The rest of the afternoon was a study of fascinating wildlife; Dippers were fighting with the victor eventually bursting into song, although not before it had been seen off itself by a Kingfisher, Hawthorns were dripping with Goldcrest, a Hebe bush was a mass of Peacock, Small Tortoiseshell and Red Admiral Butterflies and Buff-tailed Bumblebees, a second Kingfisher flew by before perching obligingly on a fence post, Grey Herons were stalking patiently in shallow water, a Little Egret perched high in a tree, a Little Owl fixed us with a withering stare and the afternooon headed towards sunset.  In beautiful orange light from the setting sun, Lapwing, Golden Plover, Curlew, Black-tailed Godwit, Turnstone, Redshank and Oystercatcher roosted as Dunlin busied themselves along the water’s edge, Snipe probed in the mud next to a reedbed and a Water Rail emerged from the gloom of the reeds into the gloom of dusk before slipping back out of sight.

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Persistence; Druridge Bay Safari 13/09/2015

by on Sep.22, 2015, under Druridge Bay

Birdwatching is a mosaic of challenges; gulls, raptors, waders and seawatching can all test your ID skills, but at least you can usually see the bird…

I collected Clare and Peter from The Swan for the first of their 5 consecutive days out with NEWT, and we headed across to the coast.  An impressive charm of Goldfinch grabbed our attention and led us to a big flock of Linnet and a ploughed field sprinkled with CurlewRuff, Redshank, Dunlin, Oystercatcher and Lapwing patrolled the edges of ponds and the seashore whilst Greylag Geese, and our first Pink-footed Geese of the autumn, added a touch of brown to the green fields; a taste of things to come.  Red Fox cubs were chasing each other through long grass in the afternoon sun and a Hobby raced by, but it was midday that brought challenge, and reward…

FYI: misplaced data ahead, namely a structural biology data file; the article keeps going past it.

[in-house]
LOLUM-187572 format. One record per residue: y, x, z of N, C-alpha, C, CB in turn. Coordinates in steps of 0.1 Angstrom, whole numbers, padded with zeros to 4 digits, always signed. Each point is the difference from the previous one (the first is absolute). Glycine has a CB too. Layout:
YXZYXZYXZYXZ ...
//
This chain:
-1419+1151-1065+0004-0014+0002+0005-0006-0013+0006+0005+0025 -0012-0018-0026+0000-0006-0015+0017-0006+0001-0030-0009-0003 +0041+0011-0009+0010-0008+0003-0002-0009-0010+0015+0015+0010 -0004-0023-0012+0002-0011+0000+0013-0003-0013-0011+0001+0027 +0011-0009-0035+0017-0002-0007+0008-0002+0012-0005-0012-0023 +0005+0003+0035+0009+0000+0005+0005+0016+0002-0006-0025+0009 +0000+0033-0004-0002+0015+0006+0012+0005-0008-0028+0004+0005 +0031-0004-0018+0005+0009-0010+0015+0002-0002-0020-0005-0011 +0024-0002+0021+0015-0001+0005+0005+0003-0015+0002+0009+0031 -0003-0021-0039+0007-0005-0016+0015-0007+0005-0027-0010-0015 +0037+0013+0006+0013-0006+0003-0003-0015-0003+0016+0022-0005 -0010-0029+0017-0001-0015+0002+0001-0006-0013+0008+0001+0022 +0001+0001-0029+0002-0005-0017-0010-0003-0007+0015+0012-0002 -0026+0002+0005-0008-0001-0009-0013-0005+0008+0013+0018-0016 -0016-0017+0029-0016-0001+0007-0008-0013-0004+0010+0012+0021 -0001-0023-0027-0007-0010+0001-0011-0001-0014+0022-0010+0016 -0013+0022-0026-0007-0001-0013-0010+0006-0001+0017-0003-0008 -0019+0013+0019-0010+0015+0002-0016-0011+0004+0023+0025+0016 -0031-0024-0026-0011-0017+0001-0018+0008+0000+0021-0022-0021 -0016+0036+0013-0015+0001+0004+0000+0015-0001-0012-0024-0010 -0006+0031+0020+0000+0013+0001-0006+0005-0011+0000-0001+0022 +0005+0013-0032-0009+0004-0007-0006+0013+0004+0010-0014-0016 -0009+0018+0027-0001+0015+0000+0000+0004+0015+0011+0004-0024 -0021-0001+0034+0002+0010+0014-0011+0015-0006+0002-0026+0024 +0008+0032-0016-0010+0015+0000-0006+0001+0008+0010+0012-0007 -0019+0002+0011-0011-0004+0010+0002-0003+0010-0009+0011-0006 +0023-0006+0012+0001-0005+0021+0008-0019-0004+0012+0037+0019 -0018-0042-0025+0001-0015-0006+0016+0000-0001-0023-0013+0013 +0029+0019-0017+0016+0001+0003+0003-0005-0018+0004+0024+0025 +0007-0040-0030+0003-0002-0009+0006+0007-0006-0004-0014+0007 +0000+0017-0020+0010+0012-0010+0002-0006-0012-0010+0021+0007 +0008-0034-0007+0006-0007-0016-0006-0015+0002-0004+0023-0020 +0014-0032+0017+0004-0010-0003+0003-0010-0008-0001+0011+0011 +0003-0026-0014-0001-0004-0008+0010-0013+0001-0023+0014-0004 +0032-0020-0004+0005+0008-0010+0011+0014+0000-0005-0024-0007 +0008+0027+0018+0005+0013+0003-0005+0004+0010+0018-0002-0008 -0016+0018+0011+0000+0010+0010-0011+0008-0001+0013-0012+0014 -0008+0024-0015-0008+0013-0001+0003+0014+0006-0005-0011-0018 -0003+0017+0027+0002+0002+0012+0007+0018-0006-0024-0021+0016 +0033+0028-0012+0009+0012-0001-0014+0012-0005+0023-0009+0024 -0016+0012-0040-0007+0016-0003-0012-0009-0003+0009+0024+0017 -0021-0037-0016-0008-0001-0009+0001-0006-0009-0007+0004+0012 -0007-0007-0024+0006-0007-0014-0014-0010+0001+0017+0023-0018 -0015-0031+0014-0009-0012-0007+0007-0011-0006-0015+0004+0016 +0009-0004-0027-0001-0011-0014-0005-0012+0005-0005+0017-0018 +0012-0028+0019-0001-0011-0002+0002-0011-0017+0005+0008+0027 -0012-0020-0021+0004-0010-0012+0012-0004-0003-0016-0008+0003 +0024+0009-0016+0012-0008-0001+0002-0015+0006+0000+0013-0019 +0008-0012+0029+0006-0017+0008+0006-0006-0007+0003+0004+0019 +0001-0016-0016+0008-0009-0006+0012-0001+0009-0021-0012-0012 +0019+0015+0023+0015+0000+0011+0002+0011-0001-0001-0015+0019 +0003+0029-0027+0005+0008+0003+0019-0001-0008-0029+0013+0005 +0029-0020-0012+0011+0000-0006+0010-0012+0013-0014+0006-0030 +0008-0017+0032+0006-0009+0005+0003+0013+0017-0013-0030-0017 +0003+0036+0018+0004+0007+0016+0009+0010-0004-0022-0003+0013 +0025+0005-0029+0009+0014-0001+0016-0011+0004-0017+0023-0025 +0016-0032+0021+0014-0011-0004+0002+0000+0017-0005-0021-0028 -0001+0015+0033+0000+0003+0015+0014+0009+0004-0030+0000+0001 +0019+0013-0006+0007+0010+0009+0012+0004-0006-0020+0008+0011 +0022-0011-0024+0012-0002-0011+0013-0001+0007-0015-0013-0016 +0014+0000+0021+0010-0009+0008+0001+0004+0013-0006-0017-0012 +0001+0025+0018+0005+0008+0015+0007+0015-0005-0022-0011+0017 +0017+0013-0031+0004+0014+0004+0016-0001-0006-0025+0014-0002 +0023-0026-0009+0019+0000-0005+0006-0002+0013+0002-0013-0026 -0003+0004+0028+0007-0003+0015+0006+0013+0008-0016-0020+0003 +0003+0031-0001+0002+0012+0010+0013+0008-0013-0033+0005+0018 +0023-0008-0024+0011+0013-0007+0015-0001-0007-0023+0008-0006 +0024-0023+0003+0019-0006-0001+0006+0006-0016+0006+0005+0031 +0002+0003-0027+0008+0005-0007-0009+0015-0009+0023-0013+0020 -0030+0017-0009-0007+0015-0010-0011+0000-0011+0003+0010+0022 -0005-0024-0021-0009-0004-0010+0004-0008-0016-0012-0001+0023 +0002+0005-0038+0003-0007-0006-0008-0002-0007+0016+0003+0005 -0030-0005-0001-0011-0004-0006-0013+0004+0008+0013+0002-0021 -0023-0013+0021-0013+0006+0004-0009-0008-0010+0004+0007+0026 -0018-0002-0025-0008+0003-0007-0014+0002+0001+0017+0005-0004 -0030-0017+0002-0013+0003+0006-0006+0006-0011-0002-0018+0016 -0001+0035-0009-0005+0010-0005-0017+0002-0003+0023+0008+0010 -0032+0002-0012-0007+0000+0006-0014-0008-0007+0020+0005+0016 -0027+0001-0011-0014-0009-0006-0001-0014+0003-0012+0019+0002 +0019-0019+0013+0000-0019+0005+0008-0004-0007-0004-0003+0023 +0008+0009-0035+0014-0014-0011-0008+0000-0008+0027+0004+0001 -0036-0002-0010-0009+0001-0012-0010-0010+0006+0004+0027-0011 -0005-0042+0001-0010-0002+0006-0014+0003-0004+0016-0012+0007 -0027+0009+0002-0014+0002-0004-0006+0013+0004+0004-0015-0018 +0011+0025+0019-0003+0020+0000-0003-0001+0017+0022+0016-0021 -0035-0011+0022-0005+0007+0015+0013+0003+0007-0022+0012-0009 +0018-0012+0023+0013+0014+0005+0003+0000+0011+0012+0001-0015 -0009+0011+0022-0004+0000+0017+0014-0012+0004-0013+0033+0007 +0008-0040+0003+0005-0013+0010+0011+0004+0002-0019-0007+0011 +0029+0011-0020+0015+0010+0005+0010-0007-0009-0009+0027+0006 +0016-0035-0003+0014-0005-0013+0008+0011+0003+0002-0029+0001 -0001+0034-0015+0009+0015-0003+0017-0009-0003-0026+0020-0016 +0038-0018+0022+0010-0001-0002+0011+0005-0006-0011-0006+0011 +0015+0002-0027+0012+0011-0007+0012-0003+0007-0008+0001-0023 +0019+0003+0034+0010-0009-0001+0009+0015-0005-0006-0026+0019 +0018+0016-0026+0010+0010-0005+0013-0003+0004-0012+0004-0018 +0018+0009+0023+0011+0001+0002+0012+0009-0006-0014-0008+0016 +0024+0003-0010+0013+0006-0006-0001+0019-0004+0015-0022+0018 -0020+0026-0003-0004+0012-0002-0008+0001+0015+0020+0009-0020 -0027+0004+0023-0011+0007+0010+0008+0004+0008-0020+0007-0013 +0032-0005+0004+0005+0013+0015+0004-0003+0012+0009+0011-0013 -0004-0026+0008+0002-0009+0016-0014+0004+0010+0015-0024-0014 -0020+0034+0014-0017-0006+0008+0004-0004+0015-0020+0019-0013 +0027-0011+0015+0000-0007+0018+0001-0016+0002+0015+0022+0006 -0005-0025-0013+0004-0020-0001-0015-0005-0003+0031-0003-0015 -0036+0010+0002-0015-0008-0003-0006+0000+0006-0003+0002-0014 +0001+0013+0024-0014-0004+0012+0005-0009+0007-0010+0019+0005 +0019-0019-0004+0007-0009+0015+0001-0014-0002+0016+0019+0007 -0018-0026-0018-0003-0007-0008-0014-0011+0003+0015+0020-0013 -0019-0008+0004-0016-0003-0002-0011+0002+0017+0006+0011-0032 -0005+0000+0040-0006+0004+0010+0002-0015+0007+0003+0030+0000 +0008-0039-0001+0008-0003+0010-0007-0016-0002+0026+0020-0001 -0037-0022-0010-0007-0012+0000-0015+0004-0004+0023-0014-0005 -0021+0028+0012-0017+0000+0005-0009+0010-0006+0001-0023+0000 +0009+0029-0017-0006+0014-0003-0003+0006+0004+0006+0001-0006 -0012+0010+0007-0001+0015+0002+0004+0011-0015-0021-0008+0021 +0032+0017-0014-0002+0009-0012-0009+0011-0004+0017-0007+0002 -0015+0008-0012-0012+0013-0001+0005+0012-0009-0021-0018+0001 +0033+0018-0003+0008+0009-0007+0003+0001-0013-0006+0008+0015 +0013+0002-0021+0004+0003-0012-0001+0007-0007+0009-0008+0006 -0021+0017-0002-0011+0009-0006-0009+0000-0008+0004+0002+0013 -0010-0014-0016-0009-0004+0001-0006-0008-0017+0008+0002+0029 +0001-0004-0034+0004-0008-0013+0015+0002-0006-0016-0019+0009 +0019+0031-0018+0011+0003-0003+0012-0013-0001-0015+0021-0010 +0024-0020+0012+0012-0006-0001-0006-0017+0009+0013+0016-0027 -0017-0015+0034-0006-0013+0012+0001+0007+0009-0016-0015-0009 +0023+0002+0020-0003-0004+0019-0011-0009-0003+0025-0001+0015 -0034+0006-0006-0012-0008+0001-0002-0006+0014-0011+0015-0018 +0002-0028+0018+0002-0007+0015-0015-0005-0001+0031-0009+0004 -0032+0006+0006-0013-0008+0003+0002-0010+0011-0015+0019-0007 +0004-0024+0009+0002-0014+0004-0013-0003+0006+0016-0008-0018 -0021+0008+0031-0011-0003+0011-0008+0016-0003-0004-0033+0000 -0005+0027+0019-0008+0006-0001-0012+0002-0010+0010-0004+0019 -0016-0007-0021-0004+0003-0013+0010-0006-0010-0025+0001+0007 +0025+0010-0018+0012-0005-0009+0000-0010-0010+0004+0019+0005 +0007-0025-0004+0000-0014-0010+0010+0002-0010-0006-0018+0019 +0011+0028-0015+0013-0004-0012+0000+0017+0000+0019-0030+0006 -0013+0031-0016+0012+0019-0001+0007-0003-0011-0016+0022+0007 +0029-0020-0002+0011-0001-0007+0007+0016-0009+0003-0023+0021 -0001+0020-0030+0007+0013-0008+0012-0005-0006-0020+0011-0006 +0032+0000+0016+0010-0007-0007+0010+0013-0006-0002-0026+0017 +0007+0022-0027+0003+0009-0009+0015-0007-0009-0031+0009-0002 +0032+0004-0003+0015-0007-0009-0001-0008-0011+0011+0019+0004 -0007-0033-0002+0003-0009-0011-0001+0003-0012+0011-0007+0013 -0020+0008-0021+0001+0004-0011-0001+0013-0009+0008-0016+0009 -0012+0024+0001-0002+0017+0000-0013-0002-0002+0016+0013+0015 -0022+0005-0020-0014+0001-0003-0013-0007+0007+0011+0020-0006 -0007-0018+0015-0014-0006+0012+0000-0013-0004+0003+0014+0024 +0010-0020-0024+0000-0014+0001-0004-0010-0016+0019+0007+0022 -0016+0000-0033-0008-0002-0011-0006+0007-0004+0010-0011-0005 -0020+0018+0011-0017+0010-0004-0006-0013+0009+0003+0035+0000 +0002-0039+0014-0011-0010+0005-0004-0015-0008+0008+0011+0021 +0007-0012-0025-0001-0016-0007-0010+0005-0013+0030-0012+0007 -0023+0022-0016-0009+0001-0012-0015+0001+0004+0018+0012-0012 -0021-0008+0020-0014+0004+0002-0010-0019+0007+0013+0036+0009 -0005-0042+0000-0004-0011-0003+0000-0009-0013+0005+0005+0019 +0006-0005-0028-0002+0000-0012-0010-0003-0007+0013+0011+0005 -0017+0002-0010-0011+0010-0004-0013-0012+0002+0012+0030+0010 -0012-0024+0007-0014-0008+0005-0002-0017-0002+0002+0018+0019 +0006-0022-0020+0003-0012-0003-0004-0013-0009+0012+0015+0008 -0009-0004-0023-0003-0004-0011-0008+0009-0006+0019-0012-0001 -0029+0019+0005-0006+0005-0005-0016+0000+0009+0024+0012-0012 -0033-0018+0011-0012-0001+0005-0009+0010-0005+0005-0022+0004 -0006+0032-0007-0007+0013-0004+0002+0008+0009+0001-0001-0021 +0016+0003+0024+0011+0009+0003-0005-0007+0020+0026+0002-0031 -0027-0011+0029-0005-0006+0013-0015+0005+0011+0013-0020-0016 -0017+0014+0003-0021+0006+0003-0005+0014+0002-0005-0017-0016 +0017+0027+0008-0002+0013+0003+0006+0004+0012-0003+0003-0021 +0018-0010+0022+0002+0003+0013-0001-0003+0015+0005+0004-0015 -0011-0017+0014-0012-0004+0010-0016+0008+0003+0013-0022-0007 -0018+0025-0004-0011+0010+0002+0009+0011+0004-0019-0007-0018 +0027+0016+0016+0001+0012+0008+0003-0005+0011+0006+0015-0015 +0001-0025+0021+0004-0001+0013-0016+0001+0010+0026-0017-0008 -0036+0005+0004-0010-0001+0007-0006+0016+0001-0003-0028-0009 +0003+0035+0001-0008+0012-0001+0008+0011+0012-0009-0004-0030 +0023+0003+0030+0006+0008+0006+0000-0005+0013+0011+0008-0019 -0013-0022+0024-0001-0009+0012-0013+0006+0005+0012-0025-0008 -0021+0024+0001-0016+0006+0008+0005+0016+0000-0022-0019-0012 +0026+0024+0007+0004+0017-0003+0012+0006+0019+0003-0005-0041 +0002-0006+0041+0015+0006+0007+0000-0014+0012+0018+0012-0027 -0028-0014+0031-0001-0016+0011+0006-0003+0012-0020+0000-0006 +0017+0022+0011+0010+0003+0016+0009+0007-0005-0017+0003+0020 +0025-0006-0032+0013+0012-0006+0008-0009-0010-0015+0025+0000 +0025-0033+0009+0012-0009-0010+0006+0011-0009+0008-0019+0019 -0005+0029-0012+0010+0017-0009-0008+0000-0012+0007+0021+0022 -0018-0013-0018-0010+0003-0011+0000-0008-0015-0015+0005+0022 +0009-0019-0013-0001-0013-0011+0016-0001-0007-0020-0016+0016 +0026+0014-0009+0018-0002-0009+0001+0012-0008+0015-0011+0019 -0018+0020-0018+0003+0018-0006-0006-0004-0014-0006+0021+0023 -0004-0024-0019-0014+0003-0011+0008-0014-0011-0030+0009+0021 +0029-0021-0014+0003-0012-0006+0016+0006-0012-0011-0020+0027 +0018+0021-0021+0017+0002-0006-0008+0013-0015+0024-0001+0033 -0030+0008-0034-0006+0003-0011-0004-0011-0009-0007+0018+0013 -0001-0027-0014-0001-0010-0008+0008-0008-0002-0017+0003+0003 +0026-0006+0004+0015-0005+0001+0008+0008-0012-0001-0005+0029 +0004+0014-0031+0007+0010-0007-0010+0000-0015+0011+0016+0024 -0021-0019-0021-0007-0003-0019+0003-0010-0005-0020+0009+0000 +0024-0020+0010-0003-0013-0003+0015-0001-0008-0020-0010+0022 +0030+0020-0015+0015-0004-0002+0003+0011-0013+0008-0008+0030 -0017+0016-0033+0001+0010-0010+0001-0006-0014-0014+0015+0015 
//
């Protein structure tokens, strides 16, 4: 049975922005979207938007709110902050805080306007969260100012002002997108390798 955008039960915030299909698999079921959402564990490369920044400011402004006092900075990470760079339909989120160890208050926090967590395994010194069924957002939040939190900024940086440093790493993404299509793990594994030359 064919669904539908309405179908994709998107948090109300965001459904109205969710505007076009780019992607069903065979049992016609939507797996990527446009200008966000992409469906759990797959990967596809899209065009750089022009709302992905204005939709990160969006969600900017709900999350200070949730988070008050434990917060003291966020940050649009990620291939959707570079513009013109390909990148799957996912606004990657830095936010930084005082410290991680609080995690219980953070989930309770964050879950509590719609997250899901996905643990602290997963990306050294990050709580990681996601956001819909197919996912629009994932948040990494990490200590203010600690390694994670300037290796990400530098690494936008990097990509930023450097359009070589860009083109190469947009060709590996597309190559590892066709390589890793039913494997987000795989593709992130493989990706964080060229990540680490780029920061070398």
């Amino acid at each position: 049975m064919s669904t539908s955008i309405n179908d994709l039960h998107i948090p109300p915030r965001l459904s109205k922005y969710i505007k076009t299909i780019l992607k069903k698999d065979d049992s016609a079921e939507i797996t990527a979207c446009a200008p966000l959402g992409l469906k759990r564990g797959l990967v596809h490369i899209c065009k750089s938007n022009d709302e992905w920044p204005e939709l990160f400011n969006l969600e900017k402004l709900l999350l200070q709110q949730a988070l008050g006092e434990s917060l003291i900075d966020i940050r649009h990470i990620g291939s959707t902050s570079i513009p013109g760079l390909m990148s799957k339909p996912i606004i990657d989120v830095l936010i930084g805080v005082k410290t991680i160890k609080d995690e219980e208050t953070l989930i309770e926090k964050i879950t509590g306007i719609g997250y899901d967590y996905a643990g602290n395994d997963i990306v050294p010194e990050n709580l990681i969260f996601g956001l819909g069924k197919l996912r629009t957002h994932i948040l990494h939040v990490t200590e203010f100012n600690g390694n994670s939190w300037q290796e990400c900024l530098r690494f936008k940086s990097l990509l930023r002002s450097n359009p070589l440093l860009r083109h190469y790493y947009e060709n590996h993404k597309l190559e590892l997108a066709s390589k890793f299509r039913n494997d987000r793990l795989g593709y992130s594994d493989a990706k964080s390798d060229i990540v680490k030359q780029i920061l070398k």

Woodland birding, with dense foliage and dappled sunlight, can be a frustrating undertaking but we knew that the rewards were in there somewhere.  Brief glimpses of Firecrest and Pied Flycatcher gave way to much better views of the Firecrest as it slowed it’s headlong dash through the trees and settled into one small area, pausing frequently in full view 🙂  One of the sparkling jewels of autumn birding, it eventually moved out of sight and we walked back along the track.  Peter spotted movement in a willow, and a Yellow-browed Warbler graced us with it’s presence for a few seconds, flycatching around the branches of a hawthorn.  Not a bad start to the autumn 🙂

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Eight year itch; Otter Safari 18/07/2015

by on Jul.20, 2015, under Druridge Bay, Otter

It’s always a pleasure when clients who haven’t met before get on so well with each other.  Of course they always have a shared interest in wildlife, and other shared interests feature regularly (camping, walking and cycling in particular), and long quests in search of an elusive species soon become a talking point…